Capitalizing On Debt Turning Liabilities into Assets Randall E. Davey 8/27/08
In the waning days of World War I, my grandfather returned from the European theatre to his native land of Southeastern Ohio. He borrowed $2,000, married my Scottish grandmother and bought his ailing father’s 87 acre farm, replete with a three bedroom house, out-kitchen , chicken coop, barn and life-stock. His best days financially fell under Harry Truman’s administration when he earned a little more than $3,700 in one year! Still, he managed to clothe and feed his wife and three children, improve the farm and give generously to more than a few charities. He capitalized on debt and turned $2,000 into several hundred thousand [in his late 70’s, they discovered and recovered gas and oil on his humble estate]. Had he not gone into debt for $2,000, he could not have bought the farm [no pun intended]. Arguably, he took on strategic debt which ultimately yielded great reward. Perhaps I give my late grandfather too much credit to think he understood debt as a tool and little more, a means to an end. For the remainder of his life, he was committed to ‘living by cash’ and perhaps that explains why he waited until 1960-something to get indoor plumbing! Admittedly biased, I think this eight-grade graduate was one of the wiser, yet simple, men I have ever known. “Don’t borrow money if you can’t pay it back” he said. Those who survive the current mortgage debacle may want to resurrect that mantra. What is Strategic Debt? Strategic debt is a financial obligation incurred at cost as a means to generating a profit. Here are a few examples:
• In the mid-70’s, northern Ohio was inundated with blizzards, year-after-year. Travelers were at the mercy of anyone with a snow plow and those who had them charged a premium to aid their fellow man. More than a few persons borrowed money to have their trucks fitted with plows because they knew they could recapture their investment and make incredible money in fairly short order. That was strategic debt . . . or so they thought. [In the late 70’s, Ohio went years-on-end without enough snow to warrant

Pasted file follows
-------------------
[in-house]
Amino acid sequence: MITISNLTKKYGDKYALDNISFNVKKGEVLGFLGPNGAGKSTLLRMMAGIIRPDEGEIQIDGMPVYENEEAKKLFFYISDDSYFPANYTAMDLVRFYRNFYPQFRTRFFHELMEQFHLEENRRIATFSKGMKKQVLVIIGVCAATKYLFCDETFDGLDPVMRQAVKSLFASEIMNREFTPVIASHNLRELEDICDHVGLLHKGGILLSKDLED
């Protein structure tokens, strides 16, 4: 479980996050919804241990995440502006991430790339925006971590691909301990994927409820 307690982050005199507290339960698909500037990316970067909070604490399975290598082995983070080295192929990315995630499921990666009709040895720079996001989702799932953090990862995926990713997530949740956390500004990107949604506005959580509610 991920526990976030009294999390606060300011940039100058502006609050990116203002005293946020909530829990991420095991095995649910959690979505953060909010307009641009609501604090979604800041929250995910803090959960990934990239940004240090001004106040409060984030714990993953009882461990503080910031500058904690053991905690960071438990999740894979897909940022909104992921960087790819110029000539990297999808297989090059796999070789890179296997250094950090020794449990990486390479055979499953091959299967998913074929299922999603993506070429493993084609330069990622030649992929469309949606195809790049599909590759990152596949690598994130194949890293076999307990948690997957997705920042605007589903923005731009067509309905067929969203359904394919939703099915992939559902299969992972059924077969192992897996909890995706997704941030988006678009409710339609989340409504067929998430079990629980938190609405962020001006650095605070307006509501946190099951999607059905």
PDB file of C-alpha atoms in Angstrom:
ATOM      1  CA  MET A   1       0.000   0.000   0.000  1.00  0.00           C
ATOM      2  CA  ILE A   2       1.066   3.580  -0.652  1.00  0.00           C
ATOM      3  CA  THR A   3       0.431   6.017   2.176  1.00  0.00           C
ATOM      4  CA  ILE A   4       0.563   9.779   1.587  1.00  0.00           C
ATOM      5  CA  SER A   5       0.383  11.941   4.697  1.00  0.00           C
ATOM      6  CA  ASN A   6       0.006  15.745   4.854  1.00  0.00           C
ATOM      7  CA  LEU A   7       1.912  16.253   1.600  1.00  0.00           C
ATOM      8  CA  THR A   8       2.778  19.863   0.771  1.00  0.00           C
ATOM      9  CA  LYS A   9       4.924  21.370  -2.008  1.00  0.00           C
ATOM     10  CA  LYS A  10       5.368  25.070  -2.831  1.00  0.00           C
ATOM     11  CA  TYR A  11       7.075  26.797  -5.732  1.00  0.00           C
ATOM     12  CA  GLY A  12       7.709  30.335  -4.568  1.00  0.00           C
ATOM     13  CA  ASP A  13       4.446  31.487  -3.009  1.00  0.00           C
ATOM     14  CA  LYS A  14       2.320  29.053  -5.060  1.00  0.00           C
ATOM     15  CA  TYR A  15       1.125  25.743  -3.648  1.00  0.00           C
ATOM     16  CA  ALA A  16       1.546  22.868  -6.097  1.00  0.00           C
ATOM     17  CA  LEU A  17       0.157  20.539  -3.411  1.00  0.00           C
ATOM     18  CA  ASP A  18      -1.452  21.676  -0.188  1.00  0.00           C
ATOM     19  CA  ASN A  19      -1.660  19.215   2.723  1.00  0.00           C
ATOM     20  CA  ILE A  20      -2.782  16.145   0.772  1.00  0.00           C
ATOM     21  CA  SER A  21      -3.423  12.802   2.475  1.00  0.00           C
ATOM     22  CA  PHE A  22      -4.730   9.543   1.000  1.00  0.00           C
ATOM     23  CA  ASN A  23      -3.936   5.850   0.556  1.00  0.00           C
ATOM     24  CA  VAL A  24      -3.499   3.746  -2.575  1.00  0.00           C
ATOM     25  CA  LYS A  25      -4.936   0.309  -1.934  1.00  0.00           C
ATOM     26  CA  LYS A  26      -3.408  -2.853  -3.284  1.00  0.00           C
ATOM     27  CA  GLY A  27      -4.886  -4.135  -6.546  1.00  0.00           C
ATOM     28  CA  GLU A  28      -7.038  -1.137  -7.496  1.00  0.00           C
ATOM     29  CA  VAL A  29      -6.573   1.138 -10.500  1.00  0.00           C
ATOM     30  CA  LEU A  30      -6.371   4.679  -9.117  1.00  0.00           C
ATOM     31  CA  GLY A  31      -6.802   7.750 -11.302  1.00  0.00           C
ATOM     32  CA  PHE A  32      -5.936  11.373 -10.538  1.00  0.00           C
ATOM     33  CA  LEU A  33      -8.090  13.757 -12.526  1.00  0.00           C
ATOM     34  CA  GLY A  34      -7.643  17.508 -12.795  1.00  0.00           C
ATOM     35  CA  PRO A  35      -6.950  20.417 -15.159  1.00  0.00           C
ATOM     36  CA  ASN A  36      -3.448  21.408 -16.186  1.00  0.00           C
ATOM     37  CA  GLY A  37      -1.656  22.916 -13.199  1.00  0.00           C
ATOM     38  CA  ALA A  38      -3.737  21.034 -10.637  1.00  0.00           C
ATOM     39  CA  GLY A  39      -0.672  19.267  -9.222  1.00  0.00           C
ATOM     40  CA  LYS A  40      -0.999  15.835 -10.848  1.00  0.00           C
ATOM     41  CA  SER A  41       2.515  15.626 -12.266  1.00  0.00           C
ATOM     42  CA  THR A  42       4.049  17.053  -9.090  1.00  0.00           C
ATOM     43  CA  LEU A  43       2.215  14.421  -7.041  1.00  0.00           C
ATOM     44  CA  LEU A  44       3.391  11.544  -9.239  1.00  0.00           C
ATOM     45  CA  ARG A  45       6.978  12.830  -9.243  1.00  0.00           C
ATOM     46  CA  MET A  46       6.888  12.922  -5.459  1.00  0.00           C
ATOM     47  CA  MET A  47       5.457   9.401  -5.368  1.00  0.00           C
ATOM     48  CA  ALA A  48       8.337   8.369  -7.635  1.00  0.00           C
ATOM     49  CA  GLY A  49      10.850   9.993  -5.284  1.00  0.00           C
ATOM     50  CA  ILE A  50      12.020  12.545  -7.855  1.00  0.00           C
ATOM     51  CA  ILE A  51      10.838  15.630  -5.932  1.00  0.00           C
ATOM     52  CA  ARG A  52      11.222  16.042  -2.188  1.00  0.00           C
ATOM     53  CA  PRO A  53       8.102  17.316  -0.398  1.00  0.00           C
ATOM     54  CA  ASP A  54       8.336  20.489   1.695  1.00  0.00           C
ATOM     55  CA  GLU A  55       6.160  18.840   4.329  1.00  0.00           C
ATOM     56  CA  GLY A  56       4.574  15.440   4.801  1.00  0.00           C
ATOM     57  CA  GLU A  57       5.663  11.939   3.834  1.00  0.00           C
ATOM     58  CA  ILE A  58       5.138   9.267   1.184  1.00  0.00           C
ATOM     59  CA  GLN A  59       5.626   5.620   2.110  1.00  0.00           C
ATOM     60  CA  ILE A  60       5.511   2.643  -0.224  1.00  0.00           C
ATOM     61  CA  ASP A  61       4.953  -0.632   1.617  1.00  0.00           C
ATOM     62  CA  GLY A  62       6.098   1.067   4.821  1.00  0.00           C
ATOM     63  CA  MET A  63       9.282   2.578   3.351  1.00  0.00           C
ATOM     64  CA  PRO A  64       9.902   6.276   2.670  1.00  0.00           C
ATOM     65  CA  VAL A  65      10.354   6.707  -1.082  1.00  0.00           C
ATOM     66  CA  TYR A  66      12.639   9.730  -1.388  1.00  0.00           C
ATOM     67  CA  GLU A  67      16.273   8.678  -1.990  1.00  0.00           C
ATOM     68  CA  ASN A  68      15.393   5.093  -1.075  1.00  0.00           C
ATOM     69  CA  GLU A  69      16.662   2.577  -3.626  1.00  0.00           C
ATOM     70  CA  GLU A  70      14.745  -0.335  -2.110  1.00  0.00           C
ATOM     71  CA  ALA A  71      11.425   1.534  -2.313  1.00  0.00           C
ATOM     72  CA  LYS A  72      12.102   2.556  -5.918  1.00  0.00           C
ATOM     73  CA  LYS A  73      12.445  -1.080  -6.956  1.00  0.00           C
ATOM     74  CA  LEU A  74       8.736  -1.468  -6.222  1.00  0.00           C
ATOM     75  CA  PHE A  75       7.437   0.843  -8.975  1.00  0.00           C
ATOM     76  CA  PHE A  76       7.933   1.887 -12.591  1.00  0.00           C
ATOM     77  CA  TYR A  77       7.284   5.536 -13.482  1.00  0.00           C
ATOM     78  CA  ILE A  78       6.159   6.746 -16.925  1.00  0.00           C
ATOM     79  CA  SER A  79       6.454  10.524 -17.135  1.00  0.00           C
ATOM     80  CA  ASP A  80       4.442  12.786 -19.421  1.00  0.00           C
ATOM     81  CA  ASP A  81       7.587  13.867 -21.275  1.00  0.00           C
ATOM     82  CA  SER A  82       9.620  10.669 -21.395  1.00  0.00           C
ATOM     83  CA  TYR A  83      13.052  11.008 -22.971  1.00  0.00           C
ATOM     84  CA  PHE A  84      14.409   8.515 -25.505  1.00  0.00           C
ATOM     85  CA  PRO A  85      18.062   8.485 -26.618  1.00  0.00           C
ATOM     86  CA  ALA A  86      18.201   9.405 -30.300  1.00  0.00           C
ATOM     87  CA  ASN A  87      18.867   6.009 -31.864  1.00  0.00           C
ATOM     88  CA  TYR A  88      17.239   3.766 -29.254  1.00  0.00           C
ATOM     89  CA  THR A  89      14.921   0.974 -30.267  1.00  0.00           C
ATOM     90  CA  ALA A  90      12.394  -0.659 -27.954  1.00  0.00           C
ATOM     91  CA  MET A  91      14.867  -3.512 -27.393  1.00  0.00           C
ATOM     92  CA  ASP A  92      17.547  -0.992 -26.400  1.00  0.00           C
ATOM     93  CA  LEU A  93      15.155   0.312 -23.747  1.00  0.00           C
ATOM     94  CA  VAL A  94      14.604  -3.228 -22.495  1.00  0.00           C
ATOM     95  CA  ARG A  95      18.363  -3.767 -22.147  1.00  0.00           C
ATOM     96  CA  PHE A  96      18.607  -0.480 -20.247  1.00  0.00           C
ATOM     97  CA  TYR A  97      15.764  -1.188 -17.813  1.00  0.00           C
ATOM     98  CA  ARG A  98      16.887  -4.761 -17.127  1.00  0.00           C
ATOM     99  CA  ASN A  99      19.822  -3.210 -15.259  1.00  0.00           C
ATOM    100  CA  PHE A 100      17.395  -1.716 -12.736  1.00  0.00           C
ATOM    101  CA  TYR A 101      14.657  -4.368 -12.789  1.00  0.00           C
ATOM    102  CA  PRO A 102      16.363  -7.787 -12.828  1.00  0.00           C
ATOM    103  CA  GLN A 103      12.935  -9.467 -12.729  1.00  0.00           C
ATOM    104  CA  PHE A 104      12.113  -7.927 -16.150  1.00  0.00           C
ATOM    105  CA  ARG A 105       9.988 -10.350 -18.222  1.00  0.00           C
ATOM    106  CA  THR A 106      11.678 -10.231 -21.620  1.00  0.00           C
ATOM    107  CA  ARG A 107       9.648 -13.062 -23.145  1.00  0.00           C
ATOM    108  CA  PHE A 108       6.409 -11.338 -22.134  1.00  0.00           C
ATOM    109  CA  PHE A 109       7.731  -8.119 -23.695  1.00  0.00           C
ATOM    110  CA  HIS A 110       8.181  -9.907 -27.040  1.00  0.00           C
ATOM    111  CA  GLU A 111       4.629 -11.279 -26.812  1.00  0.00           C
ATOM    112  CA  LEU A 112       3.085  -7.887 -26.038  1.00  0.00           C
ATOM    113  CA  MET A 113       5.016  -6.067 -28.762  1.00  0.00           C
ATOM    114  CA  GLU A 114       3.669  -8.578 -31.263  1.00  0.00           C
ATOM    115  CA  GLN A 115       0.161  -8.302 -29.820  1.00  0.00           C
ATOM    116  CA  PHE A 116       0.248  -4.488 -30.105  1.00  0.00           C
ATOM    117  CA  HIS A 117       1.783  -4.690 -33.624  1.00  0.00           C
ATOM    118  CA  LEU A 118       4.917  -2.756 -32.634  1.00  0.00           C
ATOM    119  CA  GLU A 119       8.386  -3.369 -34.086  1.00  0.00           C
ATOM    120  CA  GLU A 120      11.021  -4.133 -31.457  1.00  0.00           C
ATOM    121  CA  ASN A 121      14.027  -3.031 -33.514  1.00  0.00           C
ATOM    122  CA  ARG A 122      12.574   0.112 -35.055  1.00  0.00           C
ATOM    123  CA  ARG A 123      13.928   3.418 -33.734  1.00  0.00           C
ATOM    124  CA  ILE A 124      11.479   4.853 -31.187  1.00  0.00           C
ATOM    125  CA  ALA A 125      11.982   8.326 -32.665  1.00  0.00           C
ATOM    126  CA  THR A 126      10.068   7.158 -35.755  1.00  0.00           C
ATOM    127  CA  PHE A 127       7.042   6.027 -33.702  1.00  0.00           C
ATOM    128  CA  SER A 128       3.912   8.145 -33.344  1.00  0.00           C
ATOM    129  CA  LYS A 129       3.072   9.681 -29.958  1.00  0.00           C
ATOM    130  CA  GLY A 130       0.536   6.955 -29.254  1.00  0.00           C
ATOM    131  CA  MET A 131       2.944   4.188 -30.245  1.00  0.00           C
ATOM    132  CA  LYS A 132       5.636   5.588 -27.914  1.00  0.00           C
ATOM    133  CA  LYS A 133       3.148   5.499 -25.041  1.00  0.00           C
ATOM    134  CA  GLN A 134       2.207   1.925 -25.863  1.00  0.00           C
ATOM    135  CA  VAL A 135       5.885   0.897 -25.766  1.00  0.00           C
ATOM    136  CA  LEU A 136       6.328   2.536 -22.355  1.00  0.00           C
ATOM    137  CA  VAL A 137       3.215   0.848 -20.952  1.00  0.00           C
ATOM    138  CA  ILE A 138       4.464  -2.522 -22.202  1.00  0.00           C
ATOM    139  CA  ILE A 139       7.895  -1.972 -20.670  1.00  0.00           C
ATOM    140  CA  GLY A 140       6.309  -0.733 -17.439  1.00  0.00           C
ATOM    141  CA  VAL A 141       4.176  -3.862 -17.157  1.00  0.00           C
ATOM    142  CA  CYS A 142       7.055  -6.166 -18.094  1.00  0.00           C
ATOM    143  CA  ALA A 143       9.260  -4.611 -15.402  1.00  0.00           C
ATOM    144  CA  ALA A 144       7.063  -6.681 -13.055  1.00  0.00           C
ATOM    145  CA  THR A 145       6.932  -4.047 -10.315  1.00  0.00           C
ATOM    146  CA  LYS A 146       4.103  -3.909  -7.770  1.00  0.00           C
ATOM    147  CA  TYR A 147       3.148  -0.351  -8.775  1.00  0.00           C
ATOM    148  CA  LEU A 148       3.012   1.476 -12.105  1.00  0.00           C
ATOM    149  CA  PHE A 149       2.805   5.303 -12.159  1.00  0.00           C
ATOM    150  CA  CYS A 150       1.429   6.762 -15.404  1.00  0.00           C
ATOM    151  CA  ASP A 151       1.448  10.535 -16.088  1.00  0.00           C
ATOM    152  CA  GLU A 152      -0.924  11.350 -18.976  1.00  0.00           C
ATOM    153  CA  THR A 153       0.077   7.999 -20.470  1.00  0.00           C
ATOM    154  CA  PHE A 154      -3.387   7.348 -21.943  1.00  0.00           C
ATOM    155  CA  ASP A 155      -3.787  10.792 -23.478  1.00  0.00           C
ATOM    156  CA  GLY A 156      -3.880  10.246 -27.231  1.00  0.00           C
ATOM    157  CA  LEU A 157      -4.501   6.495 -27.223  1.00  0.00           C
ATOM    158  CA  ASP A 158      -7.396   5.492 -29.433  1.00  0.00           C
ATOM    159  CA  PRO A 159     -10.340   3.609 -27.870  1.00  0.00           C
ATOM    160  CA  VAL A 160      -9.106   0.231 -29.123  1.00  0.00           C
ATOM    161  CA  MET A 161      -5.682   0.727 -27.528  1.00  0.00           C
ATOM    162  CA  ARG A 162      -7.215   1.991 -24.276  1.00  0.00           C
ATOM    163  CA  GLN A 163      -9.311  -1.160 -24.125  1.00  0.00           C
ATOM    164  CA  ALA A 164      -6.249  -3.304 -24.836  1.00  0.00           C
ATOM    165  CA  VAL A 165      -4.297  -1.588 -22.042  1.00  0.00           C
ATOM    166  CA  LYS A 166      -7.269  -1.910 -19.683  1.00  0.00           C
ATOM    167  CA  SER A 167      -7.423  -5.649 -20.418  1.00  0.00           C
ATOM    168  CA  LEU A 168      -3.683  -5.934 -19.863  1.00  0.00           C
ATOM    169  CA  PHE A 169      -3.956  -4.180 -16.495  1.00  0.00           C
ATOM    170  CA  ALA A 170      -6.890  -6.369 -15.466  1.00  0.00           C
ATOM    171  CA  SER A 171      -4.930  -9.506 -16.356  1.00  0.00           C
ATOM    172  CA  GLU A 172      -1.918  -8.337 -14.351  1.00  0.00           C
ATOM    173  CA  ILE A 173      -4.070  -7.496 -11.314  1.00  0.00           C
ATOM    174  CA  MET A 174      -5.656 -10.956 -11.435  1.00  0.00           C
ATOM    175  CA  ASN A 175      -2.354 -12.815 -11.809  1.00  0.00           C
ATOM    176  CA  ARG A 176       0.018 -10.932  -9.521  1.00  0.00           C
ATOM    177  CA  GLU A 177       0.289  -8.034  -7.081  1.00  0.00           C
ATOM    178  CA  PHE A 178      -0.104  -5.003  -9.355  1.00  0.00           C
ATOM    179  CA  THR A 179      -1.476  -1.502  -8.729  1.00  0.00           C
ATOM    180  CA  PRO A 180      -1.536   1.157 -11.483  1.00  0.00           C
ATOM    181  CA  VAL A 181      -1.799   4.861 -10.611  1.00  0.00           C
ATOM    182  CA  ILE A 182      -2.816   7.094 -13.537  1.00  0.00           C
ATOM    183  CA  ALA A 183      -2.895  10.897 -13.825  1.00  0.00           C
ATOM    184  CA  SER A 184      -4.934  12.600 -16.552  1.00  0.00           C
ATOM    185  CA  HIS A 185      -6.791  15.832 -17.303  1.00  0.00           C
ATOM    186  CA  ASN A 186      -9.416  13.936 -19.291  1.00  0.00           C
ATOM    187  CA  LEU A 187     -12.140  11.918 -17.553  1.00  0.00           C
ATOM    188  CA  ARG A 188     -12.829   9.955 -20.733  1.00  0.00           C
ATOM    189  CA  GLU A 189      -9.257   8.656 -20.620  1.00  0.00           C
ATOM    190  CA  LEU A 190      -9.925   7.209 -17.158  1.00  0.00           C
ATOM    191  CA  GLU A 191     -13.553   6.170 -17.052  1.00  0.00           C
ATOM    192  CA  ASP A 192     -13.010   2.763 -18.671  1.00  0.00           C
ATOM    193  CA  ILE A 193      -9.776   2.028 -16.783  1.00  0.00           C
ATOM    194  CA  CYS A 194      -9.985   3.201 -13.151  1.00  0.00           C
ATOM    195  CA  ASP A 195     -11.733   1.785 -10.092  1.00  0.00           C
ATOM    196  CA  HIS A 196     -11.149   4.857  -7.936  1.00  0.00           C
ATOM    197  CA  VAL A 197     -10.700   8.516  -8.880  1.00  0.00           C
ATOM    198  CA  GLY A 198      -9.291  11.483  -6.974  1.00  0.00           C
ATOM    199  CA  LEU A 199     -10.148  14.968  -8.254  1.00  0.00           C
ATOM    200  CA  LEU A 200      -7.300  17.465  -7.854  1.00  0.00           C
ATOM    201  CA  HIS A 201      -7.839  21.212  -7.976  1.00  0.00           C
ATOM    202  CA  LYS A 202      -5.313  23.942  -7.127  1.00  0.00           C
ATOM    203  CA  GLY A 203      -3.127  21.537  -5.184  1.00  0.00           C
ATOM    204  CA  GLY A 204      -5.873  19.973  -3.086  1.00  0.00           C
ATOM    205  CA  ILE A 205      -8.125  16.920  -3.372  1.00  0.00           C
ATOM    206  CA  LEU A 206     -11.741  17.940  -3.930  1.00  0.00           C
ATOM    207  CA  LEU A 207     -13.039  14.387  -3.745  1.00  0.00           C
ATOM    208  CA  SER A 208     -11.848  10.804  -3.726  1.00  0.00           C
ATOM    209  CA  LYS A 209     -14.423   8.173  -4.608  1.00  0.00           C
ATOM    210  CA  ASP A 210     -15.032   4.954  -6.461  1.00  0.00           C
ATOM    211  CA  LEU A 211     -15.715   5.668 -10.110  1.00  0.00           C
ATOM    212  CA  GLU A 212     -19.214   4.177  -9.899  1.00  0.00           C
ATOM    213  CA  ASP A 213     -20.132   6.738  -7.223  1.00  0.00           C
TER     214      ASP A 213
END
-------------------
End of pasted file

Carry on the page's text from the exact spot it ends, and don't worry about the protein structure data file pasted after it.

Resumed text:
one owning even a snow shovel]. • The Seattle landscape is dotted with coffee kiosks; they are literally everywhere. One can spend $35,000 - $50,000 upfront moving the stands to location, equipping them with appliances and inventory. However, in the coffee capital, investors generally recoup their investment in a relatively short period of time. When one borrows money to make money, that’s strategic debt. • Dr. B, a Pennsylvania dentist, incurred debt when he expanded the number of operating rooms he had in his out-patient clinic. The added space allowed him to triple the number of persons he could see and serve. That’s strategic debt. Ideally, debt driven by additional education, business acquisition, and capital improvement can be strategic. Inappropriately engineered, the same debt can be toxic. What Is Toxic Debt? Toxic debt is – can you say "sub-prime mortgages" and "liar’s loans?" Those who bought homes they could ill afford on the assumption homes always go up in value painfully understand toxic debt. It can kill you. Adding space and equipment to your medical practice without monitoring the number of clients served can increase debt, decrease profitability and invite financial disaster. Racking up debt on 0% interest credit cards with the assumption that one can always switch the balance to another vendor is as dangerous as global warming. Paying the minimum on costly credit cards or paying interest-only on a home equity line-of-credit when that equity was used to buy depreciating assets compromises one’s opportunity to use strategic debt for wealth accumulation. Warning: Your Toxic Debt is Your Lenders Strategic Debt! Think about it. Lenders are in the debt business. It’s not a four letter word to them. That’s why they tease you into becoming credit customers. Two years ago, my wife and I moved from one home to another and the mov necessitated buying new appliances. When we found the selections of choice, I presented my credit